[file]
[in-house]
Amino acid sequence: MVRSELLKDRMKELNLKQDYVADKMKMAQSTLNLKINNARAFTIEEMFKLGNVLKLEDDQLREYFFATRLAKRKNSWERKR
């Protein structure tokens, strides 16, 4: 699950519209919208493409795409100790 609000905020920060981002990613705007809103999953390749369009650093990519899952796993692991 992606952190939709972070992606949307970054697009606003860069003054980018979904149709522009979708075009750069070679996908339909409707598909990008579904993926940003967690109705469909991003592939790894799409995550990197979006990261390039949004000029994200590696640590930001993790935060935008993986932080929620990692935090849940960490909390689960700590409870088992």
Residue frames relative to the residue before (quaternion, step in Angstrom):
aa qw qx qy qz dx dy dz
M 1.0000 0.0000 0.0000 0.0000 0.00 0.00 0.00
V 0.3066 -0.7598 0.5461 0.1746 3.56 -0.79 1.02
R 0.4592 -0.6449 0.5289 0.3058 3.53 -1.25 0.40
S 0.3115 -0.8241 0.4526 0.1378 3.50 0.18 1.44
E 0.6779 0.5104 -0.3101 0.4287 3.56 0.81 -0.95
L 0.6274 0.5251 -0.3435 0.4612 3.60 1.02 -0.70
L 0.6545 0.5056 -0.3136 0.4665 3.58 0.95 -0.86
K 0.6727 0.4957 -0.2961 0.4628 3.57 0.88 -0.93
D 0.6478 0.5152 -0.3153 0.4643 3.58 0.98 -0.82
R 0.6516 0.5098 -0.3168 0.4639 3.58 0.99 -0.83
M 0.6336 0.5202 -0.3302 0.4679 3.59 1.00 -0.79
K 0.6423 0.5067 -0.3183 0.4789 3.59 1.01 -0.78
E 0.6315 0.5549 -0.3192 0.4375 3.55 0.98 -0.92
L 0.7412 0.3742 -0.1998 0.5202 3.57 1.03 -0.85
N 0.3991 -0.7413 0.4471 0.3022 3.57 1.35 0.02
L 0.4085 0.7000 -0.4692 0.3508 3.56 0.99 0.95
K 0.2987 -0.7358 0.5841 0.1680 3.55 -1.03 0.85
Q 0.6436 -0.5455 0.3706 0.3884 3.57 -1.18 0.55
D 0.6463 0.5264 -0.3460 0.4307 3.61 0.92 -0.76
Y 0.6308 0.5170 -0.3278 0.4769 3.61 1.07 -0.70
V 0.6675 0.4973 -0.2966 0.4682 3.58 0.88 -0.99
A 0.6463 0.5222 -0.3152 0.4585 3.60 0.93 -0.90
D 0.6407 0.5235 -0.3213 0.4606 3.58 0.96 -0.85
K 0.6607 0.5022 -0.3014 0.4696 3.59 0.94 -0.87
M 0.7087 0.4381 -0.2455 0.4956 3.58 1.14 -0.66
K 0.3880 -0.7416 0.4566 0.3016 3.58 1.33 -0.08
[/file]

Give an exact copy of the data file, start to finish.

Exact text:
[in-house]
Amino acid sequence: MVRSELLKDRMKELNLKQDYVADKMKMAQSTLNLKINNARAFTIEEMFKLGNVLKLEDDQLREYFFATRLAKRKNSWERKR
């Protein structure tokens, strides 16, 4: 699950519209919208493409795409100790 609000905020920060981002990613705007809103999953390749369009650093990519899952796993692991 992606952190939709972070992606949307970054697009606003860069003054980018979904149709522009979708075009750069070679996908339909409707598909990008579904993926940003967690109705469909991003592939790894799409995550990197979006990261390039949004000029994200590696640590930001993790935060935008993986932080929620990692935090849940960490909390689960700590409870088992």
Residue frames relative to the residue before (quaternion, step in Angstrom):
aa qw qx qy qz dx dy dz
M 1.0000 0.0000 0.0000 0.0000 0.00 0.00 0.00
V 0.3066 -0.7598 0.5461 0.1746 3.56 -0.79 1.02
R 0.4592 -0.6449 0.5289 0.3058 3.53 -1.25 0.40
S 0.3115 -0.8241 0.4526 0.1378 3.50 0.18 1.44
E 0.6779 0.5104 -0.3101 0.4287 3.56 0.81 -0.95
L 0.6274 0.5251 -0.3435 0.4612 3.60 1.02 -0.70
L 0.6545 0.5056 -0.3136 0.4665 3.58 0.95 -0.86
K 0.6727 0.4957 -0.2961 0.4628 3.57 0.88 -0.93
D 0.6478 0.5152 -0.3153 0.4643 3.58 0.98 -0.82
R 0.6516 0.5098 -0.3168 0.4639 3.58 0.99 -0.83
M 0.6336 0.5202 -0.3302 0.4679 3.59 1.00 -0.79
K 0.6423 0.5067 -0.3183 0.4789 3.59 1.01 -0.78
E 0.6315 0.5549 -0.3192 0.4375 3.55 0.98 -0.92
L 0.7412 0.3742 -0.1998 0.5202 3.57 1.03 -0.85
N 0.3991 -0.7413 0.4471 0.3022 3.57 1.35 0.02
L 0.4085 0.7000 -0.4692 0.3508 3.56 0.99 0.95
K 0.2987 -0.7358 0.5841 0.1680 3.55 -1.03 0.85
Q 0.6436 -0.5455 0.3706 0.3884 3.57 -1.18 0.55
D 0.6463 0.5264 -0.3460 0.4307 3.61 0.92 -0.76
Y 0.6308 0.5170 -0.3278 0.4769 3.61 1.07 -0.70
V 0.6675 0.4973 -0.2966 0.4682 3.58 0.88 -0.99
A 0.6463 0.5222 -0.3152 0.4585 3.60 0.93 -0.90
D 0.6407 0.5235 -0.3213 0.4606 3.58 0.96 -0.85
K 0.6607 0.5022 -0.3014 0.4696 3.59 0.94 -0.87
M 0.7087 0.4381 -0.2455 0.4956 3.58 1.14 -0.66
K 0.3880 -0.7416 0.4566 0.3016 3.58 1.33 -0.08